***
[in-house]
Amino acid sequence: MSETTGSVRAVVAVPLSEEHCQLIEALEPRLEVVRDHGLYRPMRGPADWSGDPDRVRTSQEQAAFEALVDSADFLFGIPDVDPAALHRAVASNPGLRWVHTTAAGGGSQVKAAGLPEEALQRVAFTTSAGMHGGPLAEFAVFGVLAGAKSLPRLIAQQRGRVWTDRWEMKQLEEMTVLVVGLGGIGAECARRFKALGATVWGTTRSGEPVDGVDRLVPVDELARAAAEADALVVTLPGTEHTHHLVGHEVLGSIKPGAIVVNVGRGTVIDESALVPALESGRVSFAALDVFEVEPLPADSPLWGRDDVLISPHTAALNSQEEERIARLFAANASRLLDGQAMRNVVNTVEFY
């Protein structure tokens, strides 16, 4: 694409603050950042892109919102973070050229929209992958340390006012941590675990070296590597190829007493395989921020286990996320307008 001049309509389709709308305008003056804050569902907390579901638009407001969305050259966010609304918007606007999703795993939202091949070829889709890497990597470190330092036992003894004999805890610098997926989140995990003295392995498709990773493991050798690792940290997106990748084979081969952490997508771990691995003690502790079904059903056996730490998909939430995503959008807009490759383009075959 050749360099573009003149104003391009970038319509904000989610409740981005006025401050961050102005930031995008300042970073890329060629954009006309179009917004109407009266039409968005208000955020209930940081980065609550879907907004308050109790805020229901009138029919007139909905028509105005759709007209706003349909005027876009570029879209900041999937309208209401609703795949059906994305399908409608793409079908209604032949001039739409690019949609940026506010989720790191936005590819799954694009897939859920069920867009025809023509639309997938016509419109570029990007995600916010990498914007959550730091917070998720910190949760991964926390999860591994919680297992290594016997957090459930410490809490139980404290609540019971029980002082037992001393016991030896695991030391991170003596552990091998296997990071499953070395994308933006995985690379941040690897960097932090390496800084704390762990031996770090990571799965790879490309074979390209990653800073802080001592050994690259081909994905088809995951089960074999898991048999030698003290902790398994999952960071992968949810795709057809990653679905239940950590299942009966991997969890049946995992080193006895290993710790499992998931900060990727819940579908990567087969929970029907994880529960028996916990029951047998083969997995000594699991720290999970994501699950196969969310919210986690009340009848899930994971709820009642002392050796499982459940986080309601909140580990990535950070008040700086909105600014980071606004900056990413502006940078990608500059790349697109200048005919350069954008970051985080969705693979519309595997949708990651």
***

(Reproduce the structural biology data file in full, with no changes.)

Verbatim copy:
[in-house]
Amino acid sequence: MSETTGSVRAVVAVPLSEEHCQLIEALEPRLEVVRDHGLYRPMRGPADWSGDPDRVRTSQEQAAFEALVDSADFLFGIPDVDPAALHRAVASNPGLRWVHTTAAGGGSQVKAAGLPEEALQRVAFTTSAGMHGGPLAEFAVFGVLAGAKSLPRLIAQQRGRVWTDRWEMKQLEEMTVLVVGLGGIGAECARRFKALGATVWGTTRSGEPVDGVDRLVPVDELARAAAEADALVVTLPGTEHTHHLVGHEVLGSIKPGAIVVNVGRGTVIDESALVPALESGRVSFAALDVFEVEPLPADSPLWGRDDVLISPHTAALNSQEEERIARLFAANASRLLDGQAMRNVVNTVEFY
């Protein structure tokens, strides 16, 4: 694409603050950042892109919102973070050229929209992958340390006012941590675990070296590597190829007493395989921020286990996320307008 001049309509389709709308305008003056804050569902907390579901638009407001969305050259966010609304918007606007999703795993939202091949070829889709890497990597470190330092036992003894004999805890610098997926989140995990003295392995498709990773493991050798690792940290997106990748084979081969952490997508771990691995003690502790079904059903056996730490998909939430995503959008807009490759383009075959 050749360099573009003149104003391009970038319509904000989610409740981005006025401050961050102005930031995008300042970073890329060629954009006309179009917004109407009266039409968005208000955020209930940081980065609550879907907004308050109790805020229901009138029919007139909905028509105005759709007209706003349909005027876009570029879209900041999937309208209401609703795949059906994305399908409608793409079908209604032949001039739409690019949609940026506010989720790191936005590819799954694009897939859920069920867009025809023509639309997938016509419109570029990007995600916010990498914007959550730091917070998720910190949760991964926390999860591994919680297992290594016997957090459930410490809490139980404290609540019971029980002082037992001393016991030896695991030391991170003596552990091998296997990071499953070395994308933006995985690379941040690897960097932090390496800084704390762990031996770090990571799965790879490309074979390209990653800073802080001592050994690259081909994905088809995951089960074999898991048999030698003290902790398994999952960071992968949810795709057809990653679905239940950590299942009966991997969890049946995992080193006895290993710790499992998931900060990727819940579908990567087969929970029907994880529960028996916990029951047998083969997995000594699991720290999970994501699950196969969310919210986690009340009848899930994971709820009642002392050796499982459940986080309601909140580990990535950070008040700086909105600014980071606004900056990413502006940078990608500059790349697109200048005919350069954008970051985080969705693979519309595997949708990651």